By Joe Rohrlich, General Manager, EMEA, Bazaarvoice
According to a Deloitte study, discount and premium retailers are opening nearly three stores for every one their “balanced” rivals are closing. In tandem with this, premium retailers have seen revenue grow a staggering 40 times quicker than that of their mid-market competitors.
Exploring this trend around seasonal gift shopping, ‘The Edges of Experience’ report finds that 76% of mid-market consumers are indeed opting for luxury brands including Selfridges, Burberry, Mulberry and Omega at Christmas. What’s more, the majority of these consumers are looking to bag a luxury brand bargain by planning to purchase for a fraction of the price on Black Friday.
Consumers are planning ahead and thinking carefully about how they can buy big brands for less. While this may raise concerns for the mid-market, the report also finds a huge opportunity for brands in the run-up to Christmas so long as they capitalize on reputational advantages.
Using the Customer Voice
The study of 4,000 consumers finds that the most popular brands are now budget brands such as Argos, TK Maxx, H&M and Tiger. However, while discount shoppers remain steadfast in their choice of the best prices, the UK, French and German mid-market shoppers still prioritize the quality of products.
Budget brands have worked hard to serve this preference, but true mid-market brands can harness their hard-earned reputations to redress shopper confidence and loyalty. In particular, ratings and reviews reflect the customer’s voice and help fellow consumers make informed purchase decisions. They also assist in product discoverability and give brands and retailers valuable product insights.
The mid-market has enormous opportunity to use the voice of the customer to create more meaningful shopper experiences which will ultimately result in increased basket value and customer loyalty.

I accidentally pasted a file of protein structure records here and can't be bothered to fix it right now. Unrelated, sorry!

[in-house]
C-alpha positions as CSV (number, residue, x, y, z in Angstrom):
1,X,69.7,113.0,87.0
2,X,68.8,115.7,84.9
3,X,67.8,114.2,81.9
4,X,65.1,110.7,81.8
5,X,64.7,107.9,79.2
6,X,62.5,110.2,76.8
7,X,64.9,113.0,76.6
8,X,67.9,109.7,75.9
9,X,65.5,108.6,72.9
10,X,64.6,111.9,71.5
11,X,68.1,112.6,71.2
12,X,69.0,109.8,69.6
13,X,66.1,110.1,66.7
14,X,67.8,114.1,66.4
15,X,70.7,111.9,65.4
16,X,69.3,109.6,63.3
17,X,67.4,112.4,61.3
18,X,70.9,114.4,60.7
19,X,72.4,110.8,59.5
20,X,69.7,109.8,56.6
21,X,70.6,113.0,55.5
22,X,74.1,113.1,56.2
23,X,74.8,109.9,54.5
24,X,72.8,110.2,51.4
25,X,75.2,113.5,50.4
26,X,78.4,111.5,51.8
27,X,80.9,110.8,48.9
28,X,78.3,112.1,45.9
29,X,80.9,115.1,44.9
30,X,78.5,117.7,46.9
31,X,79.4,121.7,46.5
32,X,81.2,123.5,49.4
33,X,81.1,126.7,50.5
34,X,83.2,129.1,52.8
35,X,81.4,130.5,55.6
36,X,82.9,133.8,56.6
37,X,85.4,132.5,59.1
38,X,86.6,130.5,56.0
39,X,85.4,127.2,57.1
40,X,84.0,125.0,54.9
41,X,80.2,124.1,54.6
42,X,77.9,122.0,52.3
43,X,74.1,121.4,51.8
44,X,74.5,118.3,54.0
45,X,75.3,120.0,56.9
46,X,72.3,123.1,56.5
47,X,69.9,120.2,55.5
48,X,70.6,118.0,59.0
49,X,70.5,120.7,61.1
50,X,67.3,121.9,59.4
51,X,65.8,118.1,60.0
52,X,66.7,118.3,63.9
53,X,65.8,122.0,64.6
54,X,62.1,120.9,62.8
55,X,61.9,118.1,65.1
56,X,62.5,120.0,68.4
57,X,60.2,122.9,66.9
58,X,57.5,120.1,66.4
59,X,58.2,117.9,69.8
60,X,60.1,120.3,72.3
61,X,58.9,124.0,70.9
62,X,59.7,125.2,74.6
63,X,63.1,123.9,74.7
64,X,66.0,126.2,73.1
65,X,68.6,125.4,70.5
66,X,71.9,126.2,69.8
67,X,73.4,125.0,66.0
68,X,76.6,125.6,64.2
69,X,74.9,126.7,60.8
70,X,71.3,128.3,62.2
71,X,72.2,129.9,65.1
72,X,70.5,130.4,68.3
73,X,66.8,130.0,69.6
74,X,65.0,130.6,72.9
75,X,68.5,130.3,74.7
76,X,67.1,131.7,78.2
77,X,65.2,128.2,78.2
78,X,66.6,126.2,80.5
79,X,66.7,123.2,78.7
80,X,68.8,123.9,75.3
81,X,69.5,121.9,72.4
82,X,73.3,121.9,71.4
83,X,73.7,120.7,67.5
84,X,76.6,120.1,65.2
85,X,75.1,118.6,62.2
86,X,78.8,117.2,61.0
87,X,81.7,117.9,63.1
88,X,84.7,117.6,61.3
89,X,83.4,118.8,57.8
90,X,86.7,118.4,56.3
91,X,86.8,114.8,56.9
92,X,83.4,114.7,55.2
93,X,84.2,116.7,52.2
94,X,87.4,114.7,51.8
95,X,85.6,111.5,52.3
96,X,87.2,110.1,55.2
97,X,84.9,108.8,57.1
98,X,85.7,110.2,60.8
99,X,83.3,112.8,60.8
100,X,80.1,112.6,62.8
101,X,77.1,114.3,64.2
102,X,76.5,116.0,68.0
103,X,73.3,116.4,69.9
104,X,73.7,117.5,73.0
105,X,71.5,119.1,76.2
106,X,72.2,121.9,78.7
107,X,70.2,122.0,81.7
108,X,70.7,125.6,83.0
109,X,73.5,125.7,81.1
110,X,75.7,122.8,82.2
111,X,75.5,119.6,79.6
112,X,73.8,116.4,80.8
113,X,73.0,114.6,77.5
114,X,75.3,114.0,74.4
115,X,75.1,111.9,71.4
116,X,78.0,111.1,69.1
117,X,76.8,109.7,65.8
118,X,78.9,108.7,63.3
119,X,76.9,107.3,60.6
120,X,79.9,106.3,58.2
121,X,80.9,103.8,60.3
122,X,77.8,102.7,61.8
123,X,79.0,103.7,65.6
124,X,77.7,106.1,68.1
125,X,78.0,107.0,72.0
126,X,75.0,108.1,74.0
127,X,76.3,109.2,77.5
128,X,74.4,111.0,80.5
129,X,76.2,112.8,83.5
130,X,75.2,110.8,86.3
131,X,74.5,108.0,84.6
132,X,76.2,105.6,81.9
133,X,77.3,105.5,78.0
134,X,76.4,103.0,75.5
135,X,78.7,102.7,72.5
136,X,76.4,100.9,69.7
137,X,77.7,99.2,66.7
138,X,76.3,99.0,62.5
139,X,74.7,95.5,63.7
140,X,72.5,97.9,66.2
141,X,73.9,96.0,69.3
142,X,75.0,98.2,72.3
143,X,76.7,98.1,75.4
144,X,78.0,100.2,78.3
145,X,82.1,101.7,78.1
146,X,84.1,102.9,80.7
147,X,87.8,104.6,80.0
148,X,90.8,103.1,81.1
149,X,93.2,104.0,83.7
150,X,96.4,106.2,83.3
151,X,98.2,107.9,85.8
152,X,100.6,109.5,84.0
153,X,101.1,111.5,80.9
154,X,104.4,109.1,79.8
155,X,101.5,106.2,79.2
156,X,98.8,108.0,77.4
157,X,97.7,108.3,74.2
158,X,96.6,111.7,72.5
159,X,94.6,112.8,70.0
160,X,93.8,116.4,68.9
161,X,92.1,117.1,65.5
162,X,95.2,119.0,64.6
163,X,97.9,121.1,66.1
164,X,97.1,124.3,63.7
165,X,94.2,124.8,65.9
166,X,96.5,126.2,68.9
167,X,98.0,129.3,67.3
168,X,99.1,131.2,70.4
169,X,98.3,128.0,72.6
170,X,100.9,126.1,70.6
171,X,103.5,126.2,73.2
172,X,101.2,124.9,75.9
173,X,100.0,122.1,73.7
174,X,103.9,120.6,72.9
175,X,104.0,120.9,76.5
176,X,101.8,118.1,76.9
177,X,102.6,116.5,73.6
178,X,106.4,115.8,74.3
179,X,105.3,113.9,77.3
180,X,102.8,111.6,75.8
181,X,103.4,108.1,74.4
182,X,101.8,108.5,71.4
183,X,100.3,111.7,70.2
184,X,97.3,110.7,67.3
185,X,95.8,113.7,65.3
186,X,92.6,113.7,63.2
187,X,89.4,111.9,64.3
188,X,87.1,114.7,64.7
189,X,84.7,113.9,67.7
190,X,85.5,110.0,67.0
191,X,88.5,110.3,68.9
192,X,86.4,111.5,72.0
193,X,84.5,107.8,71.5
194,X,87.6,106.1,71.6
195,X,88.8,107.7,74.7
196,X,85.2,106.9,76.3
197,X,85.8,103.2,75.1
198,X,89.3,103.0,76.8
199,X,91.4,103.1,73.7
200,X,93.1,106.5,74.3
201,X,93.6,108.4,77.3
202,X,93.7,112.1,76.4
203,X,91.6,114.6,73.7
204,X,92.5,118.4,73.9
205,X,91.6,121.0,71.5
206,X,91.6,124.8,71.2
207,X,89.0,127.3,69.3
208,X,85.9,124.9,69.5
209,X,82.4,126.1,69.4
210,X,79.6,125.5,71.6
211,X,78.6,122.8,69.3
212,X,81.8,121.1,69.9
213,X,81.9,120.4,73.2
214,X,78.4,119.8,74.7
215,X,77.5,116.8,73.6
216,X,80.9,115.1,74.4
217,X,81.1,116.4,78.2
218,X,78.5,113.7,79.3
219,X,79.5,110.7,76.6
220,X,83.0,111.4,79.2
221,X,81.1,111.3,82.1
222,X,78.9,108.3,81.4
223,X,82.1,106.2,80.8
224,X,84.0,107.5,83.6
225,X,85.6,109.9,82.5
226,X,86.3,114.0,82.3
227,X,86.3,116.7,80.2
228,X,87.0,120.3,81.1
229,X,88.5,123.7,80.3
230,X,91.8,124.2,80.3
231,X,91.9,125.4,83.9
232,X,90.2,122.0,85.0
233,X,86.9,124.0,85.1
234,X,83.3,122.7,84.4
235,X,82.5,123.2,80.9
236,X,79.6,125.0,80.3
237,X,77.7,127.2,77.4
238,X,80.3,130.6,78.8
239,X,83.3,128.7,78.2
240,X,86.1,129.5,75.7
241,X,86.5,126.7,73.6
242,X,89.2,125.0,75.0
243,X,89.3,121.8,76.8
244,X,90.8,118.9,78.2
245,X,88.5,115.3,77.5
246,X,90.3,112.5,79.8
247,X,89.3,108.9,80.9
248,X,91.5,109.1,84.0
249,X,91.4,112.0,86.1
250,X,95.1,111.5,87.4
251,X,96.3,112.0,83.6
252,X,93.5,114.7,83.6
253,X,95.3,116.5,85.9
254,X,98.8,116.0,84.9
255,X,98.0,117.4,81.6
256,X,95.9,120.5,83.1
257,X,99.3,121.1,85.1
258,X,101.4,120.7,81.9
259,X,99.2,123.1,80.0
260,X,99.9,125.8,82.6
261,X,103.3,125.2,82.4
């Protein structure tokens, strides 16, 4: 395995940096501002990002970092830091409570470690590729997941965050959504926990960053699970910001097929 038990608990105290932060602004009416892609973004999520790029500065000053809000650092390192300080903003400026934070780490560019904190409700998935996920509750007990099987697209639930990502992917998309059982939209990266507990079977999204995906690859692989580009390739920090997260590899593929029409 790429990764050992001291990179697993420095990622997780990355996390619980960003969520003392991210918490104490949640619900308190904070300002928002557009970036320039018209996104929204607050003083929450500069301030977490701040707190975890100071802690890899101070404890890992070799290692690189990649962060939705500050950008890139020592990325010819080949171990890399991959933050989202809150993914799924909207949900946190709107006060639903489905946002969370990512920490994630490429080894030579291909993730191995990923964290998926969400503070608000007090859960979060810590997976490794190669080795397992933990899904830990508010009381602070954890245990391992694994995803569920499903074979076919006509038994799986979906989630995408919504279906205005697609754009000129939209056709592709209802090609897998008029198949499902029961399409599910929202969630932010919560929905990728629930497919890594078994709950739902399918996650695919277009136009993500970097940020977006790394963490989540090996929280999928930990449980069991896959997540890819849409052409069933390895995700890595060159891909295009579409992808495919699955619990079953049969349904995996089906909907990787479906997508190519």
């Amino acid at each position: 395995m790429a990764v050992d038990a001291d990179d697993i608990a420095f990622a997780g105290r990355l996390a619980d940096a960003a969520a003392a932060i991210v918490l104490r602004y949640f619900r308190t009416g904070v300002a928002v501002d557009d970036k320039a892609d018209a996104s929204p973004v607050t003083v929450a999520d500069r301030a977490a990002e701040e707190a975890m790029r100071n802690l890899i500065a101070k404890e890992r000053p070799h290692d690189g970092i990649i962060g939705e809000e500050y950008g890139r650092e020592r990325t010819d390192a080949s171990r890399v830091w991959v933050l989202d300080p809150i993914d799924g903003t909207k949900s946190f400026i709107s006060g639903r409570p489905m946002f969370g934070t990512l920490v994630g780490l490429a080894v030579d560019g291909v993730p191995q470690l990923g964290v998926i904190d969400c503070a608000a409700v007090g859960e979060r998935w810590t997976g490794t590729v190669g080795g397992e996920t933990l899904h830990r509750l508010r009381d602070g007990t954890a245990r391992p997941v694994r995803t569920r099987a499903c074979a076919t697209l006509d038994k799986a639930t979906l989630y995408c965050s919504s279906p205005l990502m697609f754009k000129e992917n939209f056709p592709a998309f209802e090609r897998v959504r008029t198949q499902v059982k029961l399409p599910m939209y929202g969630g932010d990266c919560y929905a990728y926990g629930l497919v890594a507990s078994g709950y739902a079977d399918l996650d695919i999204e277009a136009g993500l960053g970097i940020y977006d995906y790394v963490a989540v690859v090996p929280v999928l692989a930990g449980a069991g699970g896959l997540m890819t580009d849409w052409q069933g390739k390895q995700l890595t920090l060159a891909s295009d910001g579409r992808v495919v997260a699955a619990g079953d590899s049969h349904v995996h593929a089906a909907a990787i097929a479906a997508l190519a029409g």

Supply Chain and Delivery
Paired with the rise of ‘value’ brands, the mid-market is being squeezed by the online marketplace. Amazon has a monopoly when it comes to consumer perceptions of where the best product deals are over the winter sales period, with 60% of all shoppers placing it at the top.
Despite this apparent dominance, contributing factors for consumers not choosing global marketplaces for Black Friday deals are the delays in delivery (42%) and articles selling out (28%). This has been caused by so many shoppers flooding the site and completing purchases simultaneously.
Many mid-market brands are institutions of the high street and compete for much smaller proportions of the market. They must stick to what they know, delivering consistent online and offline experiences, planning the supply chain expertly to ensure they meet demand with exemplary service that cuts above pureplay online rivals.
In the run-up to Christmas, shoppers value the in-store experience for the gift ideas they get while visiting. In fact, nearly three-fifths of consumers across Europe are planning gifts they don’t believe Amazon can help them with.
This is predominantly associated with travel orientated gifts and experience-based gifts such as track and spa days. But opportunities are there for any brand with a high street presence to reach out and engage shoppers with free tasters and samples — over a third of UK consumers associate a great brand experience with what they can physically try first.
Effective product sampling is one of the best ways retailers and brands can get to grips with what will successfully inspire shoppers browsing the aisles. Sampling not only provides a significant opportunity for brands to get their products into shoppers’ hands but also to collect feedback and content to use as advocacy ahead of a wider product launch.
Interestingly, UK shoppers are actually more likely than their US counterparts to be using the in-store experience for the sights, sounds and ambiance of Christmas. In the US, 42% of holiday shoppers said they brave the crowds and shop in-store because they enjoy the festive ambiance, placing them 13% behind the UK.
One watch-out is special holiday activities, such as visiting Santa or ice skating being offered at a store. These are perhaps a cultural step too far for the Brits, with just a quarter taking part as opposed to nearly one-third of Americans.
Ultimately, the more insight the brand can encourage customers to share with them, the more closely it can craft experiences to cater to key market segments and other prospective customers. This year, the mid-market has enormous opportunity to use the voice of the customer to create more meaningful shopper experiences which will ultimately result in increased basket value and customer loyalty.